In the month of May we observe our Gōtan-e Service celebrating the birth of Shinran Shonin, the founder of our Jodo Shinshu school of Buddhism.  During the Gōtan-e Service, we place a statue of Shinran Shonin as a young boy in the temple hall and recall the story of his childhood.    May is also the month in which we celebrate Mother’s Day and express the gratitude and appreciation we feel for the mothers in our lives.  As we observe these two holidays of Gōtan-e and Mother’s Day, the month of May provides us with precious occasions to reflect upon the karmic bond between parents and children.  The parental figures in our lives are not limited to our biological parents.  Grandparents, teachers, coaches, and mentors are other examples of those who can provide the care and guidance of a parent in our lives.

According to tradition, Shinran Shonin was separated from his mother at a young age and left home to receive ordination as a Buddhist monk at the age of nine.   While the time that Shinran spent living with his mother and father was brief, he had a profound sense of receiving parental love and care in his life.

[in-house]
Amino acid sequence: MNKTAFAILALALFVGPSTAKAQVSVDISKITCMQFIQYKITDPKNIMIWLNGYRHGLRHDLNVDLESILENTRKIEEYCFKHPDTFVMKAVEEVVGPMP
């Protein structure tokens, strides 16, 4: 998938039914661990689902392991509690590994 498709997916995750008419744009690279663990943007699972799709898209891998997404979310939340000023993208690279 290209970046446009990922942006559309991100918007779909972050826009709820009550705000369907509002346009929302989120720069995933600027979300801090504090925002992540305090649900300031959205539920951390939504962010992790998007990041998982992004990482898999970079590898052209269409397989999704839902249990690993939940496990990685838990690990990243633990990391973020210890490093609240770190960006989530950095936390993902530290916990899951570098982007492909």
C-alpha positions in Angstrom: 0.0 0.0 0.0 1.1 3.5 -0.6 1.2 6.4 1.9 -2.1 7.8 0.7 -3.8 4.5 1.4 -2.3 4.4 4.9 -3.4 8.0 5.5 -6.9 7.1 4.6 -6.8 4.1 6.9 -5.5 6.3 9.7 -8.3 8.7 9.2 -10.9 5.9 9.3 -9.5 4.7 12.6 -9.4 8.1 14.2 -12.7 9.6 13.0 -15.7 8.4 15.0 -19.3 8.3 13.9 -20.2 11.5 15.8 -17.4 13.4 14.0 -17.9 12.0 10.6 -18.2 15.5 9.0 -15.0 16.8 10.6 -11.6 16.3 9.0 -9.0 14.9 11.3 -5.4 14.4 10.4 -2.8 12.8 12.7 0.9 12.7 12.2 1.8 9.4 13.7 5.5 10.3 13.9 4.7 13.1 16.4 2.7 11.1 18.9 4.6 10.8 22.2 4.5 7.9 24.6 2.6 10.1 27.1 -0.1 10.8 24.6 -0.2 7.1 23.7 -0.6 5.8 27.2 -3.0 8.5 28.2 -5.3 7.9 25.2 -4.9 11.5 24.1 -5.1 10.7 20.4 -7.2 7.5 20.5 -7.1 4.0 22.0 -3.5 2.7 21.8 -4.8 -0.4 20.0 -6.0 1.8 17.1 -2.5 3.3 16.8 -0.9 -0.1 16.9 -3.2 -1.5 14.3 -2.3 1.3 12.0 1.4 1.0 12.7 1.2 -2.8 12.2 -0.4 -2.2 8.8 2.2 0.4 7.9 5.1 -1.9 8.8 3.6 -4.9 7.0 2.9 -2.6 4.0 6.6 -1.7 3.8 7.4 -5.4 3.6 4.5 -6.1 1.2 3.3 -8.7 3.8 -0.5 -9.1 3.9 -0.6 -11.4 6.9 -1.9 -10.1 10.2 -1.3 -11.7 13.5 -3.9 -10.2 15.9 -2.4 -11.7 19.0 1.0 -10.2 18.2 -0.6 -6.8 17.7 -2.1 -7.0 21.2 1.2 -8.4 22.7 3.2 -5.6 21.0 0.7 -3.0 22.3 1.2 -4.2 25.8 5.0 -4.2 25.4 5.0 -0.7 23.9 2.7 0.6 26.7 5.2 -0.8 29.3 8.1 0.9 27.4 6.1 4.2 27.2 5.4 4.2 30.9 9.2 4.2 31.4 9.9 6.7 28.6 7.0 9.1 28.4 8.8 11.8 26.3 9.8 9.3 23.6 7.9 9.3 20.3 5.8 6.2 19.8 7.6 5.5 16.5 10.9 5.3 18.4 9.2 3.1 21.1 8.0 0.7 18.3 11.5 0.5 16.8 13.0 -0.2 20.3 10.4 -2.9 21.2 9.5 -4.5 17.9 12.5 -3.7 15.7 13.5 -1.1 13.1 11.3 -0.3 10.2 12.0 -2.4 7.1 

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Dharma Discussion: Śīla (July 19, 2020)

Please review the Bodhisattva Precepts

Discussion Questions

  1.  How do you practice these precepts in your daily life?
  2. Is there meaning in doing one’s best, even though one is not able to practice these perfectly in daily life?
  3. Which of these do you think our world needs most at the present moment?

Honen’s Perspective on upholding precepts (from The Passages on the the Selection of the Nembutsu in the Original Vow)

If the original vow required us to make images of the Buddha and to build stupas, the poor and destitute would surely have no hope of birth, but the fact is that the rich and highborn are few, while the poor and lowborn are exceedingly many.